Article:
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Creation: The good, the bad, and the ugly

A new movie about Charles Darwin's life and work struggles for distribution in the US, where many refuse to subscribe to the theory of evolution

Sarah Greene
It's a given: we're diehard Charles Darwin fans. So how can we resist a film that projects his life onto the big screen -- his study filled with flasks and beakers, stuffed birds, fountain pens, giant beetles, and a locked treasure chest with the beginnings of On the Origin of Species?At center of the new movie, Creation, is a 50-year-old Darwin at his peak creativity, in 1859, the year Origin is published. The conspicuously beardless Darwin (Paul Bettany) is sickly, from his travels on the HMS Beagle, from the death of his beloved daughter Annie, and from the burden of disavowing God. As Darwin grapples with the implications of publicizing the full breadth of his research, the memory of his recently departed 10-year-old daughter haunts him, literally, with psychotic visions of her ghost.The emotion surrounding Annie's untimely death overwhelms the film, which is adapted from the biography Annie's...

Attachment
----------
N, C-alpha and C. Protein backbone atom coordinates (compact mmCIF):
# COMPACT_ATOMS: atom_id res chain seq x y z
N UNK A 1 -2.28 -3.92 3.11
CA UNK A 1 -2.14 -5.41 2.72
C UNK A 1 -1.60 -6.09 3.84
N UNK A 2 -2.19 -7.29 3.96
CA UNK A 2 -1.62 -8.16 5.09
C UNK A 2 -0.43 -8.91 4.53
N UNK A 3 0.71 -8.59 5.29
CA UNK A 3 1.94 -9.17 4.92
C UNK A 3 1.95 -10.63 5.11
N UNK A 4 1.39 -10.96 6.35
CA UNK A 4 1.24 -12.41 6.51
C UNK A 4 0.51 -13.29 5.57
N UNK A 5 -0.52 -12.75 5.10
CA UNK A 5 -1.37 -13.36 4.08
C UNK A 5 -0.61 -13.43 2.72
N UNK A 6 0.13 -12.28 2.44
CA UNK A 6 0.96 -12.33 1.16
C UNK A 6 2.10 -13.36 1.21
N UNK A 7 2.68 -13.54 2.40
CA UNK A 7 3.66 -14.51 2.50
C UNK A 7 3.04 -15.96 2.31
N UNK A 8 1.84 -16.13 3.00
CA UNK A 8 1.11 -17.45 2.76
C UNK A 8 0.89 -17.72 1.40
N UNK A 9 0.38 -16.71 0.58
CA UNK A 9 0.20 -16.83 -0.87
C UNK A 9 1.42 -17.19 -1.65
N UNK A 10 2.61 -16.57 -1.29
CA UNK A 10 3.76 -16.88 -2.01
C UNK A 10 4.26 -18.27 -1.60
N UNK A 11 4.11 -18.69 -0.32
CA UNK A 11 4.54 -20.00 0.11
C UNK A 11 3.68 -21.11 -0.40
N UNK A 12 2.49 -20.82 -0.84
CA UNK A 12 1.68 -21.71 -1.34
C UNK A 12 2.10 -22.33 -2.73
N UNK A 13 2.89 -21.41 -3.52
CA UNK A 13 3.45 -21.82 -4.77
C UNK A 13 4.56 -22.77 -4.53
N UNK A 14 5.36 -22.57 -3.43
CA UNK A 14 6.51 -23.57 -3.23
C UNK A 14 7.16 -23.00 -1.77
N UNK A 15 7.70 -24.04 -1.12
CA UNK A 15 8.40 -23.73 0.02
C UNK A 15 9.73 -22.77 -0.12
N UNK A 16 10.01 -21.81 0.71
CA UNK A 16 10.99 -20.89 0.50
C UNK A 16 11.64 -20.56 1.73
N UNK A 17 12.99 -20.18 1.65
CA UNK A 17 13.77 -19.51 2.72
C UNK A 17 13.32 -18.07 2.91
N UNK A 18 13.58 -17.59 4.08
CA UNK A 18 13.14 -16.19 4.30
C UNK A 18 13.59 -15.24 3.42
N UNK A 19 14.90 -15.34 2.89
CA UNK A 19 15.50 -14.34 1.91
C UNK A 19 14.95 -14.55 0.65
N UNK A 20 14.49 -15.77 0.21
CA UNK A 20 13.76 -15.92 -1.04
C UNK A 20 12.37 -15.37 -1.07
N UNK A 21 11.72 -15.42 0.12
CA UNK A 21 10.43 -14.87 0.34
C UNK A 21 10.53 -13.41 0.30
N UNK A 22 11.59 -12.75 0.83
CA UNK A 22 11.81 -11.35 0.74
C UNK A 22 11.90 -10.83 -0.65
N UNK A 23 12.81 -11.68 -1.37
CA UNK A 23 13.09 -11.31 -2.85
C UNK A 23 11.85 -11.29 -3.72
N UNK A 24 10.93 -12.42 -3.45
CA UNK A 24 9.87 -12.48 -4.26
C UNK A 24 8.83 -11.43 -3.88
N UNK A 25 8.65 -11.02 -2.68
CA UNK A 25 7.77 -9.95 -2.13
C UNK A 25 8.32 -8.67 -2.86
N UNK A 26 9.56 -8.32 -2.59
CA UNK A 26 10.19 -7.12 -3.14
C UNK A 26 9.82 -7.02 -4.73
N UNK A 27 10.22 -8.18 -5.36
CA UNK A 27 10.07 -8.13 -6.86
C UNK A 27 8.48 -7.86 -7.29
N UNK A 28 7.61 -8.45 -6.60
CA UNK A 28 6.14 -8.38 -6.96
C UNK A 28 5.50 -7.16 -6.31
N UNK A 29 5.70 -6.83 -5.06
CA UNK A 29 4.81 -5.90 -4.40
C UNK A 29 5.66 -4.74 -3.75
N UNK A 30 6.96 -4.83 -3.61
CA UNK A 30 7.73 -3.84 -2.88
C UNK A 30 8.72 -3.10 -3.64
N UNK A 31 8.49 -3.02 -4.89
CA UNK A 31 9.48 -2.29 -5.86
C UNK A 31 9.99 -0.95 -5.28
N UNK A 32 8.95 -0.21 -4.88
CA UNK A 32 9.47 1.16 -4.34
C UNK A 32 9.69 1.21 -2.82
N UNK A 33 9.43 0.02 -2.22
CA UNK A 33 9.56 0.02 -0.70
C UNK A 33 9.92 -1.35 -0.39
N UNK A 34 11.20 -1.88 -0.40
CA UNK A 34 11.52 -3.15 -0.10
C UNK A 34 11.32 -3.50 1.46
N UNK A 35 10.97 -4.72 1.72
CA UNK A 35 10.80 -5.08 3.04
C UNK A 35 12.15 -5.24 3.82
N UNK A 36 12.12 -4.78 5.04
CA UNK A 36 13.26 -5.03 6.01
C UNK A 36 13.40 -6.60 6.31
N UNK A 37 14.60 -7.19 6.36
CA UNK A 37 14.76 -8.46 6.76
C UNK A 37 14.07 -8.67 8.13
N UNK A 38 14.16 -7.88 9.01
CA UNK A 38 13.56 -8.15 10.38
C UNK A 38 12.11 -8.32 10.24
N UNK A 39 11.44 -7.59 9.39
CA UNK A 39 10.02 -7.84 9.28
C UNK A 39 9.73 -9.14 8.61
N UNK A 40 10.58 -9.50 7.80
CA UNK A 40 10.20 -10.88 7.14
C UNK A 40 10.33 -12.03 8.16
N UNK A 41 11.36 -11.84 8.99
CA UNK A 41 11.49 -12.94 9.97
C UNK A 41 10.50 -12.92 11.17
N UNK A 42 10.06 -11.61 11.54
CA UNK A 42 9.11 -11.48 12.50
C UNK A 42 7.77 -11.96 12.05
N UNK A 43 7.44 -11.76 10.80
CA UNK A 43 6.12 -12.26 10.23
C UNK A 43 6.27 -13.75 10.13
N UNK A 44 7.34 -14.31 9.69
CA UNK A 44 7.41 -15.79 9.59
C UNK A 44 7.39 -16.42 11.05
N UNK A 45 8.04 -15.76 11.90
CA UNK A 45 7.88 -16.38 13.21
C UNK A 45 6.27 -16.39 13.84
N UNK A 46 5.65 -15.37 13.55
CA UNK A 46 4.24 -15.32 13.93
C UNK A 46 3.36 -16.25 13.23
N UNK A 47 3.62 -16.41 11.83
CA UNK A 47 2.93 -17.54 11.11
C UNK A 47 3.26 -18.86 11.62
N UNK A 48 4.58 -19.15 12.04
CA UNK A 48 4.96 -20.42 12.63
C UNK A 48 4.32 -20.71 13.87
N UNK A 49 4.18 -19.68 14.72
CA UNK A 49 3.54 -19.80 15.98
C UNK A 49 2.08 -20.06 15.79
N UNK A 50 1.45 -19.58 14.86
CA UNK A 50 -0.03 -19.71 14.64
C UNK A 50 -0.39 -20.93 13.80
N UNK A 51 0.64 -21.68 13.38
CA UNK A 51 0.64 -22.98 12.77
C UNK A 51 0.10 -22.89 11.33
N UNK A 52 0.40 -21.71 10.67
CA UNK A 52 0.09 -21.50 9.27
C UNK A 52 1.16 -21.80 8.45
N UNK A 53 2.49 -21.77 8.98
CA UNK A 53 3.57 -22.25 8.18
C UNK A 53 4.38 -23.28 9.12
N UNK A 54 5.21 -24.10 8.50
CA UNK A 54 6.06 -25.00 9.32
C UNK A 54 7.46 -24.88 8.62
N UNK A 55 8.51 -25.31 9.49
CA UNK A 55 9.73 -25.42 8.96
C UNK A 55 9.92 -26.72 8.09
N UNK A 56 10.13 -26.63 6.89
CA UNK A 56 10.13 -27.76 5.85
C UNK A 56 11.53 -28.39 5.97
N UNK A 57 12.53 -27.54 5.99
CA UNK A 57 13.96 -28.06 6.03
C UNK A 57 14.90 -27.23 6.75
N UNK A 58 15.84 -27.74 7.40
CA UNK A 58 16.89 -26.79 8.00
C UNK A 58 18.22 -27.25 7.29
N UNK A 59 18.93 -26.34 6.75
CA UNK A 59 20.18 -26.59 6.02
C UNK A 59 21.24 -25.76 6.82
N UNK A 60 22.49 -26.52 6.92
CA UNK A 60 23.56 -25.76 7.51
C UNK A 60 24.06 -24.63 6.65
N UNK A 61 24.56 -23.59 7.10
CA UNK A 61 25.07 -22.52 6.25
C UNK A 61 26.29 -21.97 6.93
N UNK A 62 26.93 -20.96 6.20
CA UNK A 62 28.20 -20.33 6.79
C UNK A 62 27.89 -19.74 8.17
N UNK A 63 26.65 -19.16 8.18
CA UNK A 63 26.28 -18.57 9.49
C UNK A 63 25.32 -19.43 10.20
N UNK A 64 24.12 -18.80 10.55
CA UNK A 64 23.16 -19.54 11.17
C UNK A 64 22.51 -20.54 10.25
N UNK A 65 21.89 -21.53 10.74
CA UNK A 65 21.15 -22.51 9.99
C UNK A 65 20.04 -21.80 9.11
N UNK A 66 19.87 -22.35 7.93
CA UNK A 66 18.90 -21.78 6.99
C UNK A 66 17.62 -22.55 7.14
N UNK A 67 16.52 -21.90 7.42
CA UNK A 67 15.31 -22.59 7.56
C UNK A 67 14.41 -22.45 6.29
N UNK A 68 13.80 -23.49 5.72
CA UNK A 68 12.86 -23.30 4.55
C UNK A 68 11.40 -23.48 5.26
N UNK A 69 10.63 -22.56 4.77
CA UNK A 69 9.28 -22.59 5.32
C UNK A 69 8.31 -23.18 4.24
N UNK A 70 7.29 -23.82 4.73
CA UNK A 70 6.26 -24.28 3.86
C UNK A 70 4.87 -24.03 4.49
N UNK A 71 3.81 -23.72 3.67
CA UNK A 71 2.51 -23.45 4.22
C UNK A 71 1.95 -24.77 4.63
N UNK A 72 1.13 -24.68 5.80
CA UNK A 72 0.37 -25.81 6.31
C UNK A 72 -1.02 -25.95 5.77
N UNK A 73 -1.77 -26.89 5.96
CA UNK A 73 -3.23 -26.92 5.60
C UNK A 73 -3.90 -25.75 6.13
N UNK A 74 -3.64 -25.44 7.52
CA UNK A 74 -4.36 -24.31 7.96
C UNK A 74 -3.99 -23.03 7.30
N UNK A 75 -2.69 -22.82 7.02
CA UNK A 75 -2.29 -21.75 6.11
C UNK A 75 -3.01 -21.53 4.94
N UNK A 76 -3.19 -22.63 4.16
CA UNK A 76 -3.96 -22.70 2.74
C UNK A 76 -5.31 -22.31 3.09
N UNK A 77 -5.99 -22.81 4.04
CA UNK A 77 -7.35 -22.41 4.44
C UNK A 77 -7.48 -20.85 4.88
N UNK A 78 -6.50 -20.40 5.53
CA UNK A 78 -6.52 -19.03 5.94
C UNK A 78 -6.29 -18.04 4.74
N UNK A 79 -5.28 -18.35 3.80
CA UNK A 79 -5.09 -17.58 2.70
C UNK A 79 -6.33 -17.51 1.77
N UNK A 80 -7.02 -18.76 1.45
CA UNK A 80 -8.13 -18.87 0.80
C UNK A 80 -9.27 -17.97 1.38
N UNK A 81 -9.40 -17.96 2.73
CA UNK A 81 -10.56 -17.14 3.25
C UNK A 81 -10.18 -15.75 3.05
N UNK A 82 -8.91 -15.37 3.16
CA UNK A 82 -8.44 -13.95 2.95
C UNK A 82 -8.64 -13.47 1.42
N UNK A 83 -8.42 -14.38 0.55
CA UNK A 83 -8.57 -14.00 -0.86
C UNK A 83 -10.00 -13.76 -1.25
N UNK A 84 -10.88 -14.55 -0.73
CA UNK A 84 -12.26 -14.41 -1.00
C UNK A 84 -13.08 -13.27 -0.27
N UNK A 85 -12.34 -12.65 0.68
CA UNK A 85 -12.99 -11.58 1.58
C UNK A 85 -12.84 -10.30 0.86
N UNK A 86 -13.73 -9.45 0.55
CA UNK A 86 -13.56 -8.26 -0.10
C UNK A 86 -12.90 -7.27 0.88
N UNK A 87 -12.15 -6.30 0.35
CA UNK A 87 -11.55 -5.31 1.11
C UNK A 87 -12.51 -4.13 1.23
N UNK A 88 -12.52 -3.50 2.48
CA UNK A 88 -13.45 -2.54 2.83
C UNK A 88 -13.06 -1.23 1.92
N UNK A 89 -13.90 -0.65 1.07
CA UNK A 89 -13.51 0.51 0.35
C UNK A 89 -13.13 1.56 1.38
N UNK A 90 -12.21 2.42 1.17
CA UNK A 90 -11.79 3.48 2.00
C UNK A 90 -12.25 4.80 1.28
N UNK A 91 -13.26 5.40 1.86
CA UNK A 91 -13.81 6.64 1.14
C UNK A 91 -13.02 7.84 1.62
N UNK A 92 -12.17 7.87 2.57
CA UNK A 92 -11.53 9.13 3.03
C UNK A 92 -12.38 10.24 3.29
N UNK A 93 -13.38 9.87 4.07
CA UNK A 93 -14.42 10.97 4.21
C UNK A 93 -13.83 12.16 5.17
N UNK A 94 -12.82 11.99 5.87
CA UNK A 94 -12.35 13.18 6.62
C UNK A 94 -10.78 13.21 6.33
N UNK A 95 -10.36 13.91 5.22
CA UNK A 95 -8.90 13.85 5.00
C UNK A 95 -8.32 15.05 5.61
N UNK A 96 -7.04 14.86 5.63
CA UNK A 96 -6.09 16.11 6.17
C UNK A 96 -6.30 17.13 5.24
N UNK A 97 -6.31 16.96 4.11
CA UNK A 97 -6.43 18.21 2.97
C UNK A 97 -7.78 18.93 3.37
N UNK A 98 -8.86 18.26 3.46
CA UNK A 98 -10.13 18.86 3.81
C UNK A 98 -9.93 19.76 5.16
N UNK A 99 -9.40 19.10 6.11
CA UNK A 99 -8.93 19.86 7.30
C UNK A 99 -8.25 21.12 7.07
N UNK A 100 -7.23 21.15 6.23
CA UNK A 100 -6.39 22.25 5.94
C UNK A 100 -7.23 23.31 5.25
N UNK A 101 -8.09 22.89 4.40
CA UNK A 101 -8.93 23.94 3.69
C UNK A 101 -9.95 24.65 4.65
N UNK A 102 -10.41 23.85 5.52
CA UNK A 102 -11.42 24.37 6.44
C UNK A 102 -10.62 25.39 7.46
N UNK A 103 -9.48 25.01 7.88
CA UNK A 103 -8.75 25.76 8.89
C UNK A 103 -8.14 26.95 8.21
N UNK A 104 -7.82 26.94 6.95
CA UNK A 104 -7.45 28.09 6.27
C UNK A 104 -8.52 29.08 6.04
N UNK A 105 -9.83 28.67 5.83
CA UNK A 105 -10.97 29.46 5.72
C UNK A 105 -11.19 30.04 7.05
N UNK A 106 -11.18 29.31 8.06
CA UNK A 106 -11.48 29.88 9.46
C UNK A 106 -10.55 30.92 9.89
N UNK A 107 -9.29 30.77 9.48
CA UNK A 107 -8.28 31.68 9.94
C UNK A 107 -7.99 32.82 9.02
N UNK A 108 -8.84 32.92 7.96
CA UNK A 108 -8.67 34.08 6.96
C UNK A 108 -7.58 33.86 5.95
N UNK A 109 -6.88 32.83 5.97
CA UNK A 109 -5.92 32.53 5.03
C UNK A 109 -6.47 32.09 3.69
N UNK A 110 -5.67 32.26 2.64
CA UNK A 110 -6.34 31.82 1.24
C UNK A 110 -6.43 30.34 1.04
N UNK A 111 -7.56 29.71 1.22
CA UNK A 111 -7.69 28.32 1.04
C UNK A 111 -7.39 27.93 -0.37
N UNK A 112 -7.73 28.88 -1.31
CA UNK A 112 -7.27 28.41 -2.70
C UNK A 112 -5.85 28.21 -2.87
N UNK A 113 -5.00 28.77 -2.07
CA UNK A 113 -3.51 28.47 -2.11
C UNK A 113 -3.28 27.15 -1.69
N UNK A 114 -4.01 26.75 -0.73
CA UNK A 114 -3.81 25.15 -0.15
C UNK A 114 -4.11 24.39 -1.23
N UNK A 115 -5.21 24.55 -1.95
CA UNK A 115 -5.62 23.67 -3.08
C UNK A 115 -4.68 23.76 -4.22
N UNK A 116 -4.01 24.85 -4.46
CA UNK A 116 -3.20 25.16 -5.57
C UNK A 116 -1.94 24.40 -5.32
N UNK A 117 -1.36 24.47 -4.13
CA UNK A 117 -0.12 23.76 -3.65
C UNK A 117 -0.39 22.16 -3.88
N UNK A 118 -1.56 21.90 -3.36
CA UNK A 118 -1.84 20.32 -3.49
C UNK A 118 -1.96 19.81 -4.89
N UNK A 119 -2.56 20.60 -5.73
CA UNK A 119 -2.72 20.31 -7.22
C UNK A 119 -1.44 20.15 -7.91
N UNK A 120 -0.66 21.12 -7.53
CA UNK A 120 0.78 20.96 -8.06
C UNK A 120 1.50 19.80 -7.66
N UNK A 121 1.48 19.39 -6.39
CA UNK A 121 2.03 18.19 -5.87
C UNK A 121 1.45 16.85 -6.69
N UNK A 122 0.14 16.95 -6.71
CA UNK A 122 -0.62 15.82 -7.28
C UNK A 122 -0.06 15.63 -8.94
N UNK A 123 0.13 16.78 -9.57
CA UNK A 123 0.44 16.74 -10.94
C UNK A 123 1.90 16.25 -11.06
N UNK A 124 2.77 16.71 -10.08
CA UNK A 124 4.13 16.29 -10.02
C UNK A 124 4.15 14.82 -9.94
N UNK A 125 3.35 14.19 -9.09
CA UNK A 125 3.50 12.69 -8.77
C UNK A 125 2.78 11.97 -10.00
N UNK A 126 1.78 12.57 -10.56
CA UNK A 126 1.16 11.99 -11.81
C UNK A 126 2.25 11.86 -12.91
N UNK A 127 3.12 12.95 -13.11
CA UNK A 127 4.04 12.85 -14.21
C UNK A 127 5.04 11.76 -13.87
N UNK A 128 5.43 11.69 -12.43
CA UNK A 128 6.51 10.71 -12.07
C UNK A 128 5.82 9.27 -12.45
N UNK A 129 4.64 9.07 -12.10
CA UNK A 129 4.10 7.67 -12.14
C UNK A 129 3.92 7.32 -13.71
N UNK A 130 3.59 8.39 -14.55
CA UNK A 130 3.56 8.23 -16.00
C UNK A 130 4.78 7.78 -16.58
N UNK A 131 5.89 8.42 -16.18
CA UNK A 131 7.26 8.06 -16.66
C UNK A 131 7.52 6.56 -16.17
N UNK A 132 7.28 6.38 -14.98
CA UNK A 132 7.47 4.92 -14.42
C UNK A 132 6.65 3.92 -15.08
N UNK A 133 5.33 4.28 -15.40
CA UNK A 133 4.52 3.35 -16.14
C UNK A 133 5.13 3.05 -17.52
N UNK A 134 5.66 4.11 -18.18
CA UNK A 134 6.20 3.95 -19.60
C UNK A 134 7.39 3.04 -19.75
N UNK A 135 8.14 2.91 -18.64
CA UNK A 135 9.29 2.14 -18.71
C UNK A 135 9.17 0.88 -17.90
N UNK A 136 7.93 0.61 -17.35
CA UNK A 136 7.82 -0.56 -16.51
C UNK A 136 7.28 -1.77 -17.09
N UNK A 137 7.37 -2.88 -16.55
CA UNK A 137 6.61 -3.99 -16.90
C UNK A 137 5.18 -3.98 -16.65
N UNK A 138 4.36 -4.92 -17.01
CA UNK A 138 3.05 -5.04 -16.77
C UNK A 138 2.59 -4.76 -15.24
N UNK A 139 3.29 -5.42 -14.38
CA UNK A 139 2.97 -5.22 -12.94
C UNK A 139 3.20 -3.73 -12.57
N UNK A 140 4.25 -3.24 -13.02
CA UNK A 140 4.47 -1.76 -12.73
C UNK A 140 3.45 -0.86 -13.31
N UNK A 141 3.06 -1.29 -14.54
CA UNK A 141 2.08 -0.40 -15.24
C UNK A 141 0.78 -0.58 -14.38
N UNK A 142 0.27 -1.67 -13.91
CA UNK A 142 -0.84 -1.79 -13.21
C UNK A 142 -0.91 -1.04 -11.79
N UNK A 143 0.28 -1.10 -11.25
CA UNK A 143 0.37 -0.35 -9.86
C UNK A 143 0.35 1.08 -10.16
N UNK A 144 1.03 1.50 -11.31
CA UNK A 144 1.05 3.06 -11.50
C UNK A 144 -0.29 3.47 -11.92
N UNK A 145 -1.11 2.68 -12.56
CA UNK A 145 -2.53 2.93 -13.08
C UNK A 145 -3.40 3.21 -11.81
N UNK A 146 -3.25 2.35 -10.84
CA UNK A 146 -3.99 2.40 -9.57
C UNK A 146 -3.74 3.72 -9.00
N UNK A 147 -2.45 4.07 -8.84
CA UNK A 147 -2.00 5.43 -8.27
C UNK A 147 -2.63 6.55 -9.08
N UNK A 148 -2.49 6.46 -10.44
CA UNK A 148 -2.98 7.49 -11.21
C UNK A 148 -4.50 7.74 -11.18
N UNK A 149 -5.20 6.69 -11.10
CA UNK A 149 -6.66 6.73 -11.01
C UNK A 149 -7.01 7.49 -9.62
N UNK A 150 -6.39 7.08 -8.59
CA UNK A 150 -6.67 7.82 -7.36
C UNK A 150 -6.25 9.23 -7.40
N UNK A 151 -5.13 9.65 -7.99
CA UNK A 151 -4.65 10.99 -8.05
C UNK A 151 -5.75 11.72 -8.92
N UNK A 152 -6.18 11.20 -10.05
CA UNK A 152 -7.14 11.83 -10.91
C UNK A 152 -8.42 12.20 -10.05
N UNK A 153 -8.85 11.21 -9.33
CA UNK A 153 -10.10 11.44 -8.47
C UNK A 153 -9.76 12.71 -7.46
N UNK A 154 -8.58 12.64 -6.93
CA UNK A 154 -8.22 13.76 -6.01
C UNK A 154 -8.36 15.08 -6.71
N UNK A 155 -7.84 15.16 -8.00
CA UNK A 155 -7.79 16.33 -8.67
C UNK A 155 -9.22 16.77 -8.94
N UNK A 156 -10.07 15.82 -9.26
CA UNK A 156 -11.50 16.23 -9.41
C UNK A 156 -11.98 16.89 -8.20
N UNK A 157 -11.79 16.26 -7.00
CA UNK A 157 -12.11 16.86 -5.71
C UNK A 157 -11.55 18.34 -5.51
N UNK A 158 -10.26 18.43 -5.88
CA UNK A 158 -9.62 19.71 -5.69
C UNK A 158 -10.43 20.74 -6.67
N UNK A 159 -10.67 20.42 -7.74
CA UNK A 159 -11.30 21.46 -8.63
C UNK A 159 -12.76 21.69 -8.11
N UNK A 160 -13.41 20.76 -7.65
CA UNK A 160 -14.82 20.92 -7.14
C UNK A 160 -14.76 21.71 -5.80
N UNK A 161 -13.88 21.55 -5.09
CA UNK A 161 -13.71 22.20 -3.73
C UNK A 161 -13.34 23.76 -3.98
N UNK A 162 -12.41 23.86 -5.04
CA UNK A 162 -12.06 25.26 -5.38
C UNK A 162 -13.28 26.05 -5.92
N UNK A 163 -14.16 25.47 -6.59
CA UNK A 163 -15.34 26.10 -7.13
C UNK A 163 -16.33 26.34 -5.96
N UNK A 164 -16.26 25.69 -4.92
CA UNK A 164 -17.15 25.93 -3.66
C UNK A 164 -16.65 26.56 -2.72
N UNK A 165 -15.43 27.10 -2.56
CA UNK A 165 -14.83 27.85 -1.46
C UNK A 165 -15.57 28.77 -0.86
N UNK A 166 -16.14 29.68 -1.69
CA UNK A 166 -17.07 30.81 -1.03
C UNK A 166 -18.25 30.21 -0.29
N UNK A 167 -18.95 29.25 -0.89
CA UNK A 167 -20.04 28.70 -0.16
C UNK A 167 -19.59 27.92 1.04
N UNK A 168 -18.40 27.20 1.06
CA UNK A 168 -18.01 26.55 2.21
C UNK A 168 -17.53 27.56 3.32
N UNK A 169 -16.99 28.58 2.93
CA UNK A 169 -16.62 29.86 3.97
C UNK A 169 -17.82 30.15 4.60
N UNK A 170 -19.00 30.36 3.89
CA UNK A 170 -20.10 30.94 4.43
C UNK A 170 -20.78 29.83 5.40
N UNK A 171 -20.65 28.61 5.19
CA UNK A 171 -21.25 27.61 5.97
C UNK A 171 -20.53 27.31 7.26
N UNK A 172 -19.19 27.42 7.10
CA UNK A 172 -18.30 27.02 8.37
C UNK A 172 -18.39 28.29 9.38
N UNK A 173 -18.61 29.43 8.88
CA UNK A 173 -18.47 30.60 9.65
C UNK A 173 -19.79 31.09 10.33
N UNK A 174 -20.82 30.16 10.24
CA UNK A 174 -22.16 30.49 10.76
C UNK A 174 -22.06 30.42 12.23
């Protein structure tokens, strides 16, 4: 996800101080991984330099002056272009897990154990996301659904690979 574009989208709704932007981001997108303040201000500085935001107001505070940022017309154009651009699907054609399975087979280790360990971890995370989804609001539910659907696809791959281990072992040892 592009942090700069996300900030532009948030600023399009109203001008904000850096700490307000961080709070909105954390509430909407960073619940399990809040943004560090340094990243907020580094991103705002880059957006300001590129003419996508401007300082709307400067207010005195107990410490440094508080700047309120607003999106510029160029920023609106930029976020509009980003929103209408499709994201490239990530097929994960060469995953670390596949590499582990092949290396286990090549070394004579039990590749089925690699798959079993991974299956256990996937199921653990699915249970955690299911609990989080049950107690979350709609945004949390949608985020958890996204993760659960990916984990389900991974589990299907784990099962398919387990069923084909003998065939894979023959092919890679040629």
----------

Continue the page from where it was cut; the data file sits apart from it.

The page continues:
CreationCreationCreation is playing for a limited time in a handful of theatres in New York, Washington, DC, Boston, Los Angeles, and San Francisco.



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